This short recital recording does also reveal for the first time publically the beautifully restored church, built in 1829-31 on previous medieval foundations by architect Edward Lapridge, whose other works also include St Paul’s Hammersmith (long since dwarfed by the A4 flyover) and Kingston Bridge.   The restoration has bought out the resplendent blue of the nave and choir ceiling, believed to be the original Georgian colour.  Especially remarkable though is the gilded mural above the chancel arch, with angels praising God, “Holy, Holy, Holy”, long lost under numerous decades of grime.  Nevertheless the most pertinent feature relevant to remembrance, and seen in some detail in the video, is the intricately carved oak choir screen erected a century ago as the memorial to the men of Hampton lost in the Great War, to which a quarter century later were added those lost in the Second World War.  All their names are carved in the oak.  If the stories of all these brave men were brought together, what a fascinating tome that would be. 

It is these men, and the many millions of men and women who were their comrades in arms, whom Remembrance Sunday seeks to honour.   In churches and at war memorials all around the country on the eleventh hour of the eleventh day of the eleventh month, two minutes silence was keep, parenthesised by the Last Post and Reveille, the bugle calls sounded to mark the end and start of the military day.  In the context of remembrance, as the St Mary’s curate, Cara Lovell reminded us in the contiguous service, these calls are an allegory, the Last Post signifying the sadness, darkness and fear of death, whereas Reveille signifies that the darkness of death does not have the final word.   The Resurrection promises hope, joy and freedom.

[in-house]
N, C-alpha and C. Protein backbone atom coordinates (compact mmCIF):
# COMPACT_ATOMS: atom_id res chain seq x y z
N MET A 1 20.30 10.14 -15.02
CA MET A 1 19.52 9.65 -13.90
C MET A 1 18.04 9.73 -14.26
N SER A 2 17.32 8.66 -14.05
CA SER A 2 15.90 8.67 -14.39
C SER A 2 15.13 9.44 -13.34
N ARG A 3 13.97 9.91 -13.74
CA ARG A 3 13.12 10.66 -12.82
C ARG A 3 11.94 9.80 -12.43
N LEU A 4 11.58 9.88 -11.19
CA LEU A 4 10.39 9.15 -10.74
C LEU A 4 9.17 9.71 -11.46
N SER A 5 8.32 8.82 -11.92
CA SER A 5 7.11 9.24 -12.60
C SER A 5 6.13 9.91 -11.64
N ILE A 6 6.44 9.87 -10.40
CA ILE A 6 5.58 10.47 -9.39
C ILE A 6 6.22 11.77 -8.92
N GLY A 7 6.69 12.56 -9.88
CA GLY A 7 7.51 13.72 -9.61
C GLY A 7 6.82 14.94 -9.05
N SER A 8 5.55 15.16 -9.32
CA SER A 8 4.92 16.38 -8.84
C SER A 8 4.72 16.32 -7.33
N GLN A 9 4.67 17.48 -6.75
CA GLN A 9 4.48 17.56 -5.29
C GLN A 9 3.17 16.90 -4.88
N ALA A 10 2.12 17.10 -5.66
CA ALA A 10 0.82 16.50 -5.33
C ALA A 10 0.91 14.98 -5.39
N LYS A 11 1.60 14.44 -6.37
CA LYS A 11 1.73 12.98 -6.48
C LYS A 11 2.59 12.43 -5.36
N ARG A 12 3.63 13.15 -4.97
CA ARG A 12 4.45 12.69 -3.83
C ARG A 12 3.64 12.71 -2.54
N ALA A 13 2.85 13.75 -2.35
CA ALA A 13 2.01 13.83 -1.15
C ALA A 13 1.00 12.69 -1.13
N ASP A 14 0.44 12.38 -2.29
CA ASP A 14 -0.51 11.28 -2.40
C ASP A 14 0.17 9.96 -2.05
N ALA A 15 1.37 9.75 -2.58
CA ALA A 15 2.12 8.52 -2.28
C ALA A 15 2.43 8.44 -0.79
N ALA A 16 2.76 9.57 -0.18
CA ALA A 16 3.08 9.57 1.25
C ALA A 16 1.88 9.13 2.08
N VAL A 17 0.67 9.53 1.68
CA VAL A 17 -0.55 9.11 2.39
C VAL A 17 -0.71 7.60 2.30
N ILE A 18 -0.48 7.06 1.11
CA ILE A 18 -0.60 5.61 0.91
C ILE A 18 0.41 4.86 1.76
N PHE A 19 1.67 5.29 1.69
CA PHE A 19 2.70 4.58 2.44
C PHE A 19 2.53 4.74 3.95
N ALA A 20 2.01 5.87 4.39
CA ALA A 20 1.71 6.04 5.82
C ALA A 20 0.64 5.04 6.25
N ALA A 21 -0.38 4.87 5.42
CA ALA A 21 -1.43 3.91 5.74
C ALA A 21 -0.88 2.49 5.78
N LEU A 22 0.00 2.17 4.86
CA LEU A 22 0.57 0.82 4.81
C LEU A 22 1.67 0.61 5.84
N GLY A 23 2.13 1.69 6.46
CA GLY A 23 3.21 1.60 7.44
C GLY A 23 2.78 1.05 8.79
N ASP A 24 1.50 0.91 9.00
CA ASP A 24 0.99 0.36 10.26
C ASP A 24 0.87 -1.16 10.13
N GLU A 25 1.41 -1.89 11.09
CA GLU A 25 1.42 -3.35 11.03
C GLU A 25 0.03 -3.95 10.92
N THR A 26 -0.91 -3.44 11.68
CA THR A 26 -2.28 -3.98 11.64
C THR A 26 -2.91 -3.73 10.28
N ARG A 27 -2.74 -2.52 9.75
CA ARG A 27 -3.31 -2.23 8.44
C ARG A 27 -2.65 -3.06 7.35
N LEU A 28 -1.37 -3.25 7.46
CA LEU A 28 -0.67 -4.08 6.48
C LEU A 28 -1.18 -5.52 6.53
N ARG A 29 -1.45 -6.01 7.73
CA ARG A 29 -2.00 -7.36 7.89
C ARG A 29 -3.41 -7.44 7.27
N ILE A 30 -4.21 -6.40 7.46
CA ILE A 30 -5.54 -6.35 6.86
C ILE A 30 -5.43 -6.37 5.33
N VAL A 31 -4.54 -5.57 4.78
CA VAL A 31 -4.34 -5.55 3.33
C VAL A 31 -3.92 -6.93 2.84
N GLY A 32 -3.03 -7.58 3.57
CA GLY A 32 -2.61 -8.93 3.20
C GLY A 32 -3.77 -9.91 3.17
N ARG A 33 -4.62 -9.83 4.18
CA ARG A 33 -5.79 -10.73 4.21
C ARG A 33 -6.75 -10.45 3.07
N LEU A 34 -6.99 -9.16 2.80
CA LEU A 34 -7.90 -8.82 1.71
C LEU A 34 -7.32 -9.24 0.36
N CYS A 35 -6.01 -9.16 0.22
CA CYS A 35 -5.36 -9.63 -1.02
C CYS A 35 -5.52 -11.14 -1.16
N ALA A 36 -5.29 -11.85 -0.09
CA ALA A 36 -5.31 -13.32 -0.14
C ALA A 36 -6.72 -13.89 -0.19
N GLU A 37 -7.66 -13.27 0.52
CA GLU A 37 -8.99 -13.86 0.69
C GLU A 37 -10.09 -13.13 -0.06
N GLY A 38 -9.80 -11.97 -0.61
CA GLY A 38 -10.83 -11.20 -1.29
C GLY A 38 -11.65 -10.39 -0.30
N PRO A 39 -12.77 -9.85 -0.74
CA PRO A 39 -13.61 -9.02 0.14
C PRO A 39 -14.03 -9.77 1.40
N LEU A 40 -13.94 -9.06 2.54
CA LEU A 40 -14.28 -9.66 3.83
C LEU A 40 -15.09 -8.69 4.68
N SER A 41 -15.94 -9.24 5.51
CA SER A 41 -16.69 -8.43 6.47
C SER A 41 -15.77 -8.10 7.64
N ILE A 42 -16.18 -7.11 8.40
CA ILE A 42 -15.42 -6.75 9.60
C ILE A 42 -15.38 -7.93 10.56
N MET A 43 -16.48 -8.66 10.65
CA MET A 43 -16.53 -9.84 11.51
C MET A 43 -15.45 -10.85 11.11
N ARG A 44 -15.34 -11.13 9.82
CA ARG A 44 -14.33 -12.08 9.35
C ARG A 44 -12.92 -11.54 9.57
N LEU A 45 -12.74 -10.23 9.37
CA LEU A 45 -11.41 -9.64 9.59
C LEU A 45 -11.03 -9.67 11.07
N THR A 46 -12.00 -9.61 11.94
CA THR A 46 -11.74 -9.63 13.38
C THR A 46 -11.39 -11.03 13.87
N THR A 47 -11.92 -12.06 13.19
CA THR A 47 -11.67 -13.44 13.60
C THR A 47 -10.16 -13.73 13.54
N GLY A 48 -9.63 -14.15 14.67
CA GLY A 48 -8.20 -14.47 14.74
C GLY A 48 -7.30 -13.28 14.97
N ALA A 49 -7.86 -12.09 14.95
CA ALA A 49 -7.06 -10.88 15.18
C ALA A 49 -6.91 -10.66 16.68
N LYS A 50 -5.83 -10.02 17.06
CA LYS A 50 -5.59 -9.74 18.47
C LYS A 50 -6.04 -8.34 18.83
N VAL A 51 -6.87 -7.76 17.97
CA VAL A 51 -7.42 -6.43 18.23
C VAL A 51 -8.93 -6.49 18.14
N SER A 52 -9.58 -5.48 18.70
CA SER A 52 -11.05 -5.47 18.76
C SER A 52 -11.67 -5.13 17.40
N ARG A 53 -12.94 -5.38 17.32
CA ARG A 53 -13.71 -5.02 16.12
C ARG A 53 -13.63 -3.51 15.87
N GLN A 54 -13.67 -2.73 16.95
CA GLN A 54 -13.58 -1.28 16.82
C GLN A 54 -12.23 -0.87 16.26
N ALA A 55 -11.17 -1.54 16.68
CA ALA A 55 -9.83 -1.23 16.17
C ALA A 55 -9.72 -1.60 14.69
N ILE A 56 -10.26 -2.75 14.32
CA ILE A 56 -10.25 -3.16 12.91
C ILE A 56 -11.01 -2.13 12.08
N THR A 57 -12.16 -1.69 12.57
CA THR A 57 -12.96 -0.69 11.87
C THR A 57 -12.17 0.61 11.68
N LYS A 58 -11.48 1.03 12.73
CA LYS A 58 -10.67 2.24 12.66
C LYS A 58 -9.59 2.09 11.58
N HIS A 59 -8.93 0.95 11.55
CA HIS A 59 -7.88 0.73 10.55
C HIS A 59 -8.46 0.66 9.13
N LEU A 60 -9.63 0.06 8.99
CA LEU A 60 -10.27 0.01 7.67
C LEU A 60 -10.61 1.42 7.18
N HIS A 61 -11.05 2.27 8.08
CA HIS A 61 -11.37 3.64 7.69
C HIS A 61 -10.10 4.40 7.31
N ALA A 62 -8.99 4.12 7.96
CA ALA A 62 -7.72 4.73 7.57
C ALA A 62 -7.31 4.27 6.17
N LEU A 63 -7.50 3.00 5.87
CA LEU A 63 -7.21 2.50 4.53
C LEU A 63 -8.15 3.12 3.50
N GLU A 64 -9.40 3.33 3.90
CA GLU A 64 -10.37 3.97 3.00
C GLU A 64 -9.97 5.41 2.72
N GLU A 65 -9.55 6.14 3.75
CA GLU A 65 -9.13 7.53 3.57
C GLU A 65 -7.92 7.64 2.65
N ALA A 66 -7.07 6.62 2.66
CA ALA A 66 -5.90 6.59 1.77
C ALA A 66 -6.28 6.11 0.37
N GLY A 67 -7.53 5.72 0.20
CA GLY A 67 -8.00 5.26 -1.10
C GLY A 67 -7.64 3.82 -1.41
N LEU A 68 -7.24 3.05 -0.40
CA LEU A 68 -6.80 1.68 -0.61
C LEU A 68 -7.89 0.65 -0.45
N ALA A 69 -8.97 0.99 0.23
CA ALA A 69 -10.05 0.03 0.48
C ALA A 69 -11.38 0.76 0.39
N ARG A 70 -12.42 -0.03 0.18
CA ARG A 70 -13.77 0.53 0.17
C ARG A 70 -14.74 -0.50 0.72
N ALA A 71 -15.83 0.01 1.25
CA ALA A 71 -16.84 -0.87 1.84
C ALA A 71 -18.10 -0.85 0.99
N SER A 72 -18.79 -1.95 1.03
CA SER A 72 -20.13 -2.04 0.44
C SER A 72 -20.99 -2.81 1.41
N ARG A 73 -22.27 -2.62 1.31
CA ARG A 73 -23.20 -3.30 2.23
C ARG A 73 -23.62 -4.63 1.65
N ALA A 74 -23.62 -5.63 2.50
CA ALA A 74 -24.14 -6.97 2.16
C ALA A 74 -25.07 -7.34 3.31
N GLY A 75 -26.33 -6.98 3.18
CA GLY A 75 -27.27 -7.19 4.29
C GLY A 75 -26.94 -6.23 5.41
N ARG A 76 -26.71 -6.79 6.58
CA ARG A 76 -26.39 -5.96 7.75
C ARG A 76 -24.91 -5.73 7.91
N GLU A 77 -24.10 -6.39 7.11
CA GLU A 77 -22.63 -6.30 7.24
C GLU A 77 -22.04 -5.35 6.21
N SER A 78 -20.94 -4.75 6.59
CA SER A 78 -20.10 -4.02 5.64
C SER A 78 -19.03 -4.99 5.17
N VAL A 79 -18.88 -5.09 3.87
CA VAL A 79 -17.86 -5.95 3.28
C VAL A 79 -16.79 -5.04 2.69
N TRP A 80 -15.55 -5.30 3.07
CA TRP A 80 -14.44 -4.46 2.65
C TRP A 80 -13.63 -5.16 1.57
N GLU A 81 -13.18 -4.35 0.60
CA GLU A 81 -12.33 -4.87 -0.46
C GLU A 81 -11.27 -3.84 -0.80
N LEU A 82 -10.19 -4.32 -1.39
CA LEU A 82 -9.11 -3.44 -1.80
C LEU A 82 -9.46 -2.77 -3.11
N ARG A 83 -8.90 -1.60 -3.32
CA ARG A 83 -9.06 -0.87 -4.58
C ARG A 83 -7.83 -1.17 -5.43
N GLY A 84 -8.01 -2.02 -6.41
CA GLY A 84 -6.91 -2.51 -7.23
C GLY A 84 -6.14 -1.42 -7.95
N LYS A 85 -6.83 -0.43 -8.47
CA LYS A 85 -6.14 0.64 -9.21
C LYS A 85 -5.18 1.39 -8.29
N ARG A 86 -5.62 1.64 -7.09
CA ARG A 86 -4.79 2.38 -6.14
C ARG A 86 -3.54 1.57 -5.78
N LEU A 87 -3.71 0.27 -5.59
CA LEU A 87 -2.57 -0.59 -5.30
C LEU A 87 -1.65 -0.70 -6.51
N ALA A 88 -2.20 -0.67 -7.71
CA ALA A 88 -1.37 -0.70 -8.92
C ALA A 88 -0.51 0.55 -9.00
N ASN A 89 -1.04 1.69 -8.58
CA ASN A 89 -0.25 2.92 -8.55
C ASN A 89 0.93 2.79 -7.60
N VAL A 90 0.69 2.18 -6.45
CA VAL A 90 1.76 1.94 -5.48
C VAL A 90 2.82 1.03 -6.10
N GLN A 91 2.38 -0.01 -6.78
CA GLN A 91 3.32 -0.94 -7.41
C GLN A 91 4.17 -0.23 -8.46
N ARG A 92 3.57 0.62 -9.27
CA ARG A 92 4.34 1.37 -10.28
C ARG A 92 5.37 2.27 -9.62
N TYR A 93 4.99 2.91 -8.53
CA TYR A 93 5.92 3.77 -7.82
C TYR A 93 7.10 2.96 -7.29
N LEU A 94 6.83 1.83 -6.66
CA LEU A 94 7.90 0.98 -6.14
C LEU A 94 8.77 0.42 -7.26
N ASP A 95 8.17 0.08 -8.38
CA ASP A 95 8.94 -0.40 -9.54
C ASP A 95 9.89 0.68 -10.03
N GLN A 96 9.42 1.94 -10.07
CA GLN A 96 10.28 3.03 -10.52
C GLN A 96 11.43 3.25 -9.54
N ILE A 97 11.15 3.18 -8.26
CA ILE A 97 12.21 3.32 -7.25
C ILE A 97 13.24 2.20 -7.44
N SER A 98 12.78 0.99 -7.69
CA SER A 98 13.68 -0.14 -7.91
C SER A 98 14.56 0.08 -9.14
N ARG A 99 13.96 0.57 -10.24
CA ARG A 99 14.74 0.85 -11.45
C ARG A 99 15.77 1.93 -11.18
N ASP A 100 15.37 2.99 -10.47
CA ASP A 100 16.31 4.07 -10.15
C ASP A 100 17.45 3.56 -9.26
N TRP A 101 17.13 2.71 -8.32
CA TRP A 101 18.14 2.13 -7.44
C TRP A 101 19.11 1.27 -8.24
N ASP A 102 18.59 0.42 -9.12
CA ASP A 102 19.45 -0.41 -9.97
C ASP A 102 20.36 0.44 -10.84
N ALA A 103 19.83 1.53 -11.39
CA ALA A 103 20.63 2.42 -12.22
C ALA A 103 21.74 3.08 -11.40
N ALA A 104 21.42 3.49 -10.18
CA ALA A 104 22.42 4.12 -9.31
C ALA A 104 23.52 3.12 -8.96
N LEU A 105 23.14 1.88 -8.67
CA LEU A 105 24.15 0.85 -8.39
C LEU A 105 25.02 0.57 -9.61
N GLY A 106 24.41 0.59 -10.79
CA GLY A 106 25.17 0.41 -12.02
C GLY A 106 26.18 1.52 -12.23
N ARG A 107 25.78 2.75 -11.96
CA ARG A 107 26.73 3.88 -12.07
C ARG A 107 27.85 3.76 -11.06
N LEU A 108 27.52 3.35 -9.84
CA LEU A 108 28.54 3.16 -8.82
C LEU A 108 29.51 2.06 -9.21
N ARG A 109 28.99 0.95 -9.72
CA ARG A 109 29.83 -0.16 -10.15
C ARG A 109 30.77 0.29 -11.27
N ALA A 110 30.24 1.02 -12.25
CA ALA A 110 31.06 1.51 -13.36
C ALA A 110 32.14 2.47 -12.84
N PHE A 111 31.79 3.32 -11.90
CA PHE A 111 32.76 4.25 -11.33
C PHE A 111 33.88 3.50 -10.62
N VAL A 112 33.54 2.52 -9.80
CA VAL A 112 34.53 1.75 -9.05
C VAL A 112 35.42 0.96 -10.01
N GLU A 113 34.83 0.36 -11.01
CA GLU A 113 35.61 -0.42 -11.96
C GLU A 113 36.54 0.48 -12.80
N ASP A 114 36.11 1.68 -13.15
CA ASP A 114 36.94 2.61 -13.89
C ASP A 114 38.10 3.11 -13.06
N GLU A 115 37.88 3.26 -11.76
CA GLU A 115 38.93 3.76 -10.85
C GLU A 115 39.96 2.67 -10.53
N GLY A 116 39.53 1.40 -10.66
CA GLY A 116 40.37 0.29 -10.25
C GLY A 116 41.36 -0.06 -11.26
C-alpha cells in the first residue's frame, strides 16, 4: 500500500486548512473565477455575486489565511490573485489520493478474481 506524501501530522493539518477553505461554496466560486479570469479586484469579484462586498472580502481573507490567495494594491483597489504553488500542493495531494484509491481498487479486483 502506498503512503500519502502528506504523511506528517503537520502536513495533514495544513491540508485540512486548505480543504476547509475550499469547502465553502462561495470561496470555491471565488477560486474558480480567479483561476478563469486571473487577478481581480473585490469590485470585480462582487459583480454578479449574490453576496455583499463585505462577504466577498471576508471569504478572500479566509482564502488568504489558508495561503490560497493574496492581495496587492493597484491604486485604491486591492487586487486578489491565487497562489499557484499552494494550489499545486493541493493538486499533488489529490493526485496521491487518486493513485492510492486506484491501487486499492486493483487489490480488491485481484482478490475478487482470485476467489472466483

Hope, joy and freedom form a Benedictus, as much in the troubled days of 2020 as in the tragic days of war. 

Mark Aspen, November 2020

Photography by Neville-Woodroffe, Sofia Rizzi and St Mary’s Hampton

From → Music

One Comment
  1. Celia Bard permalink

    Interestingly, I listened to the Philharmonic recording of The Armed Man earlier this week so was delighted to read this most informative review written by Mark Aspen. Now, will go to You Tube to listen to the St. Mary’s recording of Benedictus. Thank you.

Leave a Reply

Fill in your details below or click an icon to log in:

WordPress.com Logo

You are commenting using your WordPress.com account. Log Out /  Change )

Google photo

You are commenting using your Google account. Log Out /  Change )

Twitter picture

You are commenting using your Twitter account. Log Out /  Change )

Facebook photo

You are commenting using your Facebook account. Log Out /  Change )

Connecting to %s

This site uses Akismet to reduce spam. Learn how your comment data is processed.

%d bloggers like this: